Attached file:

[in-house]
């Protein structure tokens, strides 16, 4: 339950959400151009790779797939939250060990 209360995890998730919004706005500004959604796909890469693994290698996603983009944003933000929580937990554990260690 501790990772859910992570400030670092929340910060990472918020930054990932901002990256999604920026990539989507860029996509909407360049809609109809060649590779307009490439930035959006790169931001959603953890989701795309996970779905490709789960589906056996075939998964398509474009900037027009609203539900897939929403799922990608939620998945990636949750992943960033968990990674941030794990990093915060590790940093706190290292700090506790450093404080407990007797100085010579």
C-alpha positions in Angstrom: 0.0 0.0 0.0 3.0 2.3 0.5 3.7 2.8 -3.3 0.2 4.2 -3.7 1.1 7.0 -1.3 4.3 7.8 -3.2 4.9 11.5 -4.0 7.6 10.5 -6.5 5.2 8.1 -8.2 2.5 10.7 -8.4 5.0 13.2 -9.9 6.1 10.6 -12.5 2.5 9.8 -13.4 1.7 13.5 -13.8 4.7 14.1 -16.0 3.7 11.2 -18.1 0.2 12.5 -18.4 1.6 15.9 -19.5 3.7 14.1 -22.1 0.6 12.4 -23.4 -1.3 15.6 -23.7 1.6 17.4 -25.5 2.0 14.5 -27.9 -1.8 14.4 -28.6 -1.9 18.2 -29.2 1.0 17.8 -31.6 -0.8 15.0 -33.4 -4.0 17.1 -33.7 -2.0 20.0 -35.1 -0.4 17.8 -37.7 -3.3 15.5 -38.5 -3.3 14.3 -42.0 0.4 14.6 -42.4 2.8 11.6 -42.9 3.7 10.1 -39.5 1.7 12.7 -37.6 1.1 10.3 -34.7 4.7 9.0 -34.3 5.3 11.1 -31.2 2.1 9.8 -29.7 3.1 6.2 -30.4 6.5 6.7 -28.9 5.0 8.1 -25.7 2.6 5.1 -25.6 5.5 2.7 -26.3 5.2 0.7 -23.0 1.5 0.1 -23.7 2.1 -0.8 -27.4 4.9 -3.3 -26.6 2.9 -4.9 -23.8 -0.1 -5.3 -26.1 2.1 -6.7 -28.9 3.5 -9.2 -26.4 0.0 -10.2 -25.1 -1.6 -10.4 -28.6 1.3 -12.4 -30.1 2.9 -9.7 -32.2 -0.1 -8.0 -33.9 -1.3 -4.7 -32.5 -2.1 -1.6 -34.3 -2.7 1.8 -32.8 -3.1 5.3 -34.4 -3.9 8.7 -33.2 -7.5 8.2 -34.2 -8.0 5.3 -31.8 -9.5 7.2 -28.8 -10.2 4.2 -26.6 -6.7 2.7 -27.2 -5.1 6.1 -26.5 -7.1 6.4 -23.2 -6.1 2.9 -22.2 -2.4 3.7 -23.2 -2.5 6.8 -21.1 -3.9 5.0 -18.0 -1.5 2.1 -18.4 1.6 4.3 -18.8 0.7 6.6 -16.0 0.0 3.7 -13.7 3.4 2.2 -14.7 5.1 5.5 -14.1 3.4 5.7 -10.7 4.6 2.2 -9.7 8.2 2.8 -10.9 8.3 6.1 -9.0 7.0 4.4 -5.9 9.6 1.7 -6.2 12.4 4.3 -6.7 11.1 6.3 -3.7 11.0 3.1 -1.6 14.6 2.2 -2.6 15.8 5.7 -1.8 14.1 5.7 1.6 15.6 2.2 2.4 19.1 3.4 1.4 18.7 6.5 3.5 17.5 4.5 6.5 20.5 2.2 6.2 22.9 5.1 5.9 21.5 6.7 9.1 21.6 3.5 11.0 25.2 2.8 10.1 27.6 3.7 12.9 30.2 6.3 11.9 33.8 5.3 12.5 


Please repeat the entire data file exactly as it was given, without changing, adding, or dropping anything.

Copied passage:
[in-house]
């Protein structure tokens, strides 16, 4: 339950959400151009790779797939939250060990 209360995890998730919004706005500004959604796909890469693994290698996603983009944003933000929580937990554990260690 501790990772859910992570400030670092929340910060990472918020930054990932901002990256999604920026990539989507860029996509909407360049809609109809060649590779307009490439930035959006790169931001959603953890989701795309996970779905490709789960589906056996075939998964398509474009900037027009609203539900897939929403799922990608939620998945990636949750992943960033968990990674941030794990990093915060590790940093706190290292700090506790450093404080407990007797100085010579």
C-alpha positions in Angstrom: 0.0 0.0 0.0 3.0 2.3 0.5 3.7 2.8 -3.3 0.2 4.2 -3.7 1.1 7.0 -1.3 4.3 7.8 -3.2 4.9 11.5 -4.0 7.6 10.5 -6.5 5.2 8.1 -8.2 2.5 10.7 -8.4 5.0 13.2 -9.9 6.1 10.6 -12.5 2.5 9.8 -13.4 1.7 13.5 -13.8 4.7 14.1 -16.0 3.7 11.2 -18.1 0.2 12.5 -18.4 1.6 15.9 -19.5 3.7 14.1 -22.1 0.6 12.4 -23.4 -1.3 15.6 -23.7 1.6 17.4 -25.5 2.0 14.5 -27.9 -1.8 14.4 -28.6 -1.9 18.2 -29.2 1.0 17.8 -31.6 -0.8 15.0 -33.4 -4.0 17.1 -33.7 -2.0 20.0 -35.1 -0.4 17.8 -37.7 -3.3 15.5 -38.5 -3.3 14.3 -42.0 0.4 14.6 -42.4 2.8 11.6 -42.9 3.7 10.1 -39.5 1.7 12.7 -37.6 1.1 10.3 -34.7 4.7 9.0 -34.3 5.3 11.1 -31.2 2.1 9.8 -29.7 3.1 6.2 -30.4 6.5 6.7 -28.9 5.0 8.1 -25.7 2.6 5.1 -25.6 5.5 2.7 -26.3 5.2 0.7 -23.0 1.5 0.1 -23.7 2.1 -0.8 -27.4 4.9 -3.3 -26.6 2.9 -4.9 -23.8 -0.1 -5.3 -26.1 2.1 -6.7 -28.9 3.5 -9.2 -26.4 0.0 -10.2 -25.1 -1.6 -10.4 -28.6 1.3 -12.4 -30.1 2.9 -9.7 -32.2 -0.1 -8.0 -33.9 -1.3 -4.7 -32.5 -2.1 -1.6 -34.3 -2.7 1.8 -32.8 -3.1 5.3 -34.4 -3.9 8.7 -33.2 -7.5 8.2 -34.2 -8.0 5.3 -31.8 -9.5 7.2 -28.8 -10.2 4.2 -26.6 -6.7 2.7 -27.2 -5.1 6.1 -26.5 -7.1 6.4 -23.2 -6.1 2.9 -22.2 -2.4 3.7 -23.2 -2.5 6.8 -21.1 -3.9 5.0 -18.0 -1.5 2.1 -18.4 1.6 4.3 -18.8 0.7 6.6 -16.0 0.0 3.7 -13.7 3.4 2.2 -14.7 5.1 5.5 -14.1 3.4 5.7 -10.7 4.6 2.2 -9.7 8.2 2.8 -10.9 8.3 6.1 -9.0 7.0 4.4 -5.9 9.6 1.7 -6.2 12.4 4.3 -6.7 11.1 6.3 -3.7 11.0 3.1 -1.6 14.6 2.2 -2.6 15.8 5.7 -1.8 14.1 5.7 1.6 15.6 2.2 2.4 19.1 3.4 1.4 18.7 6.5 3.5 17.5 4.5 6.5 20.5 2.2 6.2 22.9 5.1 5.9 21.5 6.7 9.1 21.6 3.5 11.0 25.2 2.8 10.1 27.6 3.7 12.9 30.2 6.3 11.9 33.8 5.3 12.5 